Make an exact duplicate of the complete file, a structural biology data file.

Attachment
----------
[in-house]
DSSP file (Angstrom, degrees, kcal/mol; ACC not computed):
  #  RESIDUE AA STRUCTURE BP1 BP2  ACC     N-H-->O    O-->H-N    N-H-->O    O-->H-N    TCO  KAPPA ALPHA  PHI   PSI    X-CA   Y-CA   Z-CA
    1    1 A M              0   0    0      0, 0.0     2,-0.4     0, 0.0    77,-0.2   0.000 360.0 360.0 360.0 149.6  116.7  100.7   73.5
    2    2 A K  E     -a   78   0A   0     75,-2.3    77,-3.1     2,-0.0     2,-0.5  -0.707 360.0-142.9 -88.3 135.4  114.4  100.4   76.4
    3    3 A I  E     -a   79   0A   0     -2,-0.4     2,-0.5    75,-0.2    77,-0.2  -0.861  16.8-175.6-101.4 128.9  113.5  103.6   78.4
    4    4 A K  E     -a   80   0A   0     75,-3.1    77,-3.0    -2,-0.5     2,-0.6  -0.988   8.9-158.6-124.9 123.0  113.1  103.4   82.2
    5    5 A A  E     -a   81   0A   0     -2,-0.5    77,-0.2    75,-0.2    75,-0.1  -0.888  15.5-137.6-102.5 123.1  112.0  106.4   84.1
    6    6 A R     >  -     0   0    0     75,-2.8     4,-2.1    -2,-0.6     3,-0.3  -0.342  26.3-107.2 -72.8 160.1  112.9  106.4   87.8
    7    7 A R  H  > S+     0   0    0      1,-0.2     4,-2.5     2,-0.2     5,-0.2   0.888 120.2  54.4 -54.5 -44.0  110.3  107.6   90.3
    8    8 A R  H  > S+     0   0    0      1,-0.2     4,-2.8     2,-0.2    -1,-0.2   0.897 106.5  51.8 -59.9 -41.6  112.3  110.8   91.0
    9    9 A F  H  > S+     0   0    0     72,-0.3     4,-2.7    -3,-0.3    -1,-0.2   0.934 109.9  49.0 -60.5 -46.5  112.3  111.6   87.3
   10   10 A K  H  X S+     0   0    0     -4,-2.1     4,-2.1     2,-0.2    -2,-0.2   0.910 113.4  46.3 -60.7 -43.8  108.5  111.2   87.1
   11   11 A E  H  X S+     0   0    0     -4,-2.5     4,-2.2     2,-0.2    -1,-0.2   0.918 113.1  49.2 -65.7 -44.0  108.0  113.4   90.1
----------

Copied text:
[in-house]
DSSP file (Angstrom, degrees, kcal/mol; ACC not computed):
  #  RESIDUE AA STRUCTURE BP1 BP2  ACC     N-H-->O    O-->H-N    N-H-->O    O-->H-N    TCO  KAPPA ALPHA  PHI   PSI    X-CA   Y-CA   Z-CA
    1    1 A M              0   0    0      0, 0.0     2,-0.4     0, 0.0    77,-0.2   0.000 360.0 360.0 360.0 149.6  116.7  100.7   73.5
    2    2 A K  E     -a   78   0A   0     75,-2.3    77,-3.1     2,-0.0     2,-0.5  -0.707 360.0-142.9 -88.3 135.4  114.4  100.4   76.4
    3    3 A I  E     -a   79   0A   0     -2,-0.4     2,-0.5    75,-0.2    77,-0.2  -0.861  16.8-175.6-101.4 128.9  113.5  103.6   78.4
    4    4 A K  E     -a   80   0A   0     75,-3.1    77,-3.0    -2,-0.5     2,-0.6  -0.988   8.9-158.6-124.9 123.0  113.1  103.4   82.2
    5    5 A A  E     -a   81   0A   0     -2,-0.5    77,-0.2    75,-0.2    75,-0.1  -0.888  15.5-137.6-102.5 123.1  112.0  106.4   84.1
    6    6 A R     >  -     0   0    0     75,-2.8     4,-2.1    -2,-0.6     3,-0.3  -0.342  26.3-107.2 -72.8 160.1  112.9  106.4   87.8
    7    7 A R  H  > S+     0   0    0      1,-0.2     4,-2.5     2,-0.2     5,-0.2   0.888 120.2  54.4 -54.5 -44.0  110.3  107.6   90.3
    8    8 A R  H  > S+     0   0    0      1,-0.2     4,-2.8     2,-0.2    -1,-0.2   0.897 106.5  51.8 -59.9 -41.6  112.3  110.8   91.0
    9    9 A F  H  > S+     0   0    0     72,-0.3     4,-2.7    -3,-0.3    -1,-0.2   0.934 109.9  49.0 -60.5 -46.5  112.3  111.6   87.3
   10   10 A K  H  X S+     0   0    0     -4,-2.1     4,-2.1     2,-0.2    -2,-0.2   0.910 113.4  46.3 -60.7 -43.8  108.5  111.2   87.1
   11   11 A E  H  X S+     0   0    0     -4,-2.5     4,-2.2     2,-0.2    -1,-0.2   0.918 113.1  49.2 -65.7 -44.0  108.0  113.4   90.1